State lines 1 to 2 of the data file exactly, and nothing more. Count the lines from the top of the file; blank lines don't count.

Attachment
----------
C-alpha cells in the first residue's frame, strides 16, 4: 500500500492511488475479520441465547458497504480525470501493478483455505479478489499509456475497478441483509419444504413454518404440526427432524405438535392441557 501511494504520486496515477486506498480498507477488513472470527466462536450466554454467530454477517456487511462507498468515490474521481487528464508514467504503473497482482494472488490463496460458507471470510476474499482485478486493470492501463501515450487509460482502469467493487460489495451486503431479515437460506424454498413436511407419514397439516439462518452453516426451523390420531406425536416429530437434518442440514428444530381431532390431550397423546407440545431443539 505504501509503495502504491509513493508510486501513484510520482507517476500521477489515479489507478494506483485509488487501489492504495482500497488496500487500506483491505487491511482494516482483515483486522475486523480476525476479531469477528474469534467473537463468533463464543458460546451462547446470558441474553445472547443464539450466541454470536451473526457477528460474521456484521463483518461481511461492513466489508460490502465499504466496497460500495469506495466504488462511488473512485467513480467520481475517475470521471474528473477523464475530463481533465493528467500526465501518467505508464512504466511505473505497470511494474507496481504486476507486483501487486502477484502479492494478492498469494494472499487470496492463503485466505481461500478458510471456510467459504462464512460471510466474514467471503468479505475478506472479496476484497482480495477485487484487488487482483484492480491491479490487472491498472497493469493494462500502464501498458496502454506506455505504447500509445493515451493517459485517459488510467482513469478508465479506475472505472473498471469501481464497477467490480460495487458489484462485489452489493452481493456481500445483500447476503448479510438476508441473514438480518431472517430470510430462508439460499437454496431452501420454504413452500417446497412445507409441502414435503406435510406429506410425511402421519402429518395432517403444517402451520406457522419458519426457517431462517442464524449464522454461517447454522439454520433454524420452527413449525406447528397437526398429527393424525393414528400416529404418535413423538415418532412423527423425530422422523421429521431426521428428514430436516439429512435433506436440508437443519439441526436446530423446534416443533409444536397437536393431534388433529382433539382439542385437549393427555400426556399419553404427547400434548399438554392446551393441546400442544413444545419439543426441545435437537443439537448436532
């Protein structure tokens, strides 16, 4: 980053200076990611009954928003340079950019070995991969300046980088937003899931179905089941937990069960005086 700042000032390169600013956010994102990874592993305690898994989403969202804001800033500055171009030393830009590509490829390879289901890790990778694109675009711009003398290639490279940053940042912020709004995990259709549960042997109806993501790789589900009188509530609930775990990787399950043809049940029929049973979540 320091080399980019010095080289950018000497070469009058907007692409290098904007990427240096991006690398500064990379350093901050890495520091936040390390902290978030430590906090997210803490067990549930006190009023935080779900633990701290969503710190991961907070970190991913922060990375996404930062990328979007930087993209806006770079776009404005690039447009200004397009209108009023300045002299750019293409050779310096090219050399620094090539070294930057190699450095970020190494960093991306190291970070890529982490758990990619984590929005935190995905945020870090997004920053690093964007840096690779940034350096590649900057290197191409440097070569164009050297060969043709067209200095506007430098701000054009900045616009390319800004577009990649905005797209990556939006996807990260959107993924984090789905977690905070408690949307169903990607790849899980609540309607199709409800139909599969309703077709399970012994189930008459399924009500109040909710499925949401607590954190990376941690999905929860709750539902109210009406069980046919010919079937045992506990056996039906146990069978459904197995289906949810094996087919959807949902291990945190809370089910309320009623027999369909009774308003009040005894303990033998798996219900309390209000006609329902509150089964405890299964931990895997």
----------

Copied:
C-alpha cells in the first residue's frame, strides 16, 4: 500500500492511488475479520441465547458497504480525470501493478483455505479478489499509456475497478441483509419444504413454518404440526427432524405438535392441557 501511494504520486496515477486506498480498507477488513472470527466462536450466554454467530454477517456487511462507498468515490474521481487528464508514467504503473497482482494472488490463496460458507471470510476474499482485478486493470492501463501515450487509460482502469467493487460489495451486503431479515437460506424454498413436511407419514397439516439462518452453516426451523390420531406425536416429530437434518442440514428444530381431532390431550397423546407440545431443539 505504501509503495502504491509513493508510486501513484510520482507517476500521477489515479489507478494506483485509488487501489492504495482500497488496500487500506483491505487491511482494516482483515483486522475486523480476525476479531469477528474469534467473537463468533463464543458460546451462547446470558441474553445472547443464539450466541454470536451473526457477528460474521456484521463483518461481511461492513466489508460490502465499504466496497460500495469506495466504488462511488473512485467513480467520481475517475470521471474528473477523464475530463481533465493528467500526465501518467505508464512504466511505473505497470511494474507496481504486476507486483501487486502477484502479492494478492498469494494472499487470496492463503485466505481461500478458510471456510467459504462464512460471510466474514467471503468479505475478506472479496476484497482480495477485487484487488487482483484492480491491479490487472491498472497493469493494462500502464501498458496502454506506455505504447500509445493515451493517459485517459488510467482513469478508465479506475472505472473498471469501481464497477467490480460495487458489484462485489452489493452481493456481500445483500447476503448479510438476508441473514438480518431472517430470510430462508439460499437454496431452501420454504413452500417446497412445507409441502414435503406435510406429506410425511402421519402429518395432517403444517402451520406457522419458519426457517431462517442464524449464522454461517447454522439454520433454524420452527413449525406447528397437526398429527393424525393414528400416529404418535413423538415418532412423527423425530422422523421429521431426521428428514430436516439429512435433506436440508437443519439441526436446530423446534416443533409444536397437536393431534388433529382433539382439542385437549393427555400426556399419553404427547400434548399438554392446551393441546400442544413444545419439543426441545435437537443439537448436532
């Protein structure tokens, strides 16, 4: 980053200076990611009954928003340079950019070995991969300046980088937003899931179905089941937990069960005086 700042000032390169600013956010994102990874592993305690898994989403969202804001800033500055171009030393830009590509490829390879289901890790990778694109675009711009003398290639490279940053940042912020709004995990259709549960042997109806993501790789589900009188509530609930775990990787399950043809049940029929049973979540 320091080399980019010095080289950018000497070469009058907007692409290098904007990427240096991006690398500064990379350093901050890495520091936040390390902290978030430590906090997210803490067990549930006190009023935080779900633990701290969503710190991961907070970190991913922060990375996404930062990328979007930087993209806006770079776009404005690039447009200004397009209108009023300045002299750019293409050779310096090219050399620094090539070294930057190699450095970020190494960093991306190291970070890529982490758990990619984590929005935190995905945020870090997004920053690093964007840096690779940034350096590649900057290197191409440097070569164009050297060969043709067209200095506007430098701000054009900045616009390319800004577009990649905005797209990556939006996807990260959107993924984090789905977690905070408690949307169903990607790849899980609540309607199709409800139909599969309703077709399970012994189930008459399924009500109040909710499925949401607590954190990376941690999905929860709750539902109210009406069980046919010919079937045992506990056996039906146990069978459904197995289906949810094996087919959807949902291990945190809370089910309320009623027999369909009774308003009040005894303990033998798996219900309390209000006609329902509150089964405890299964931990895997």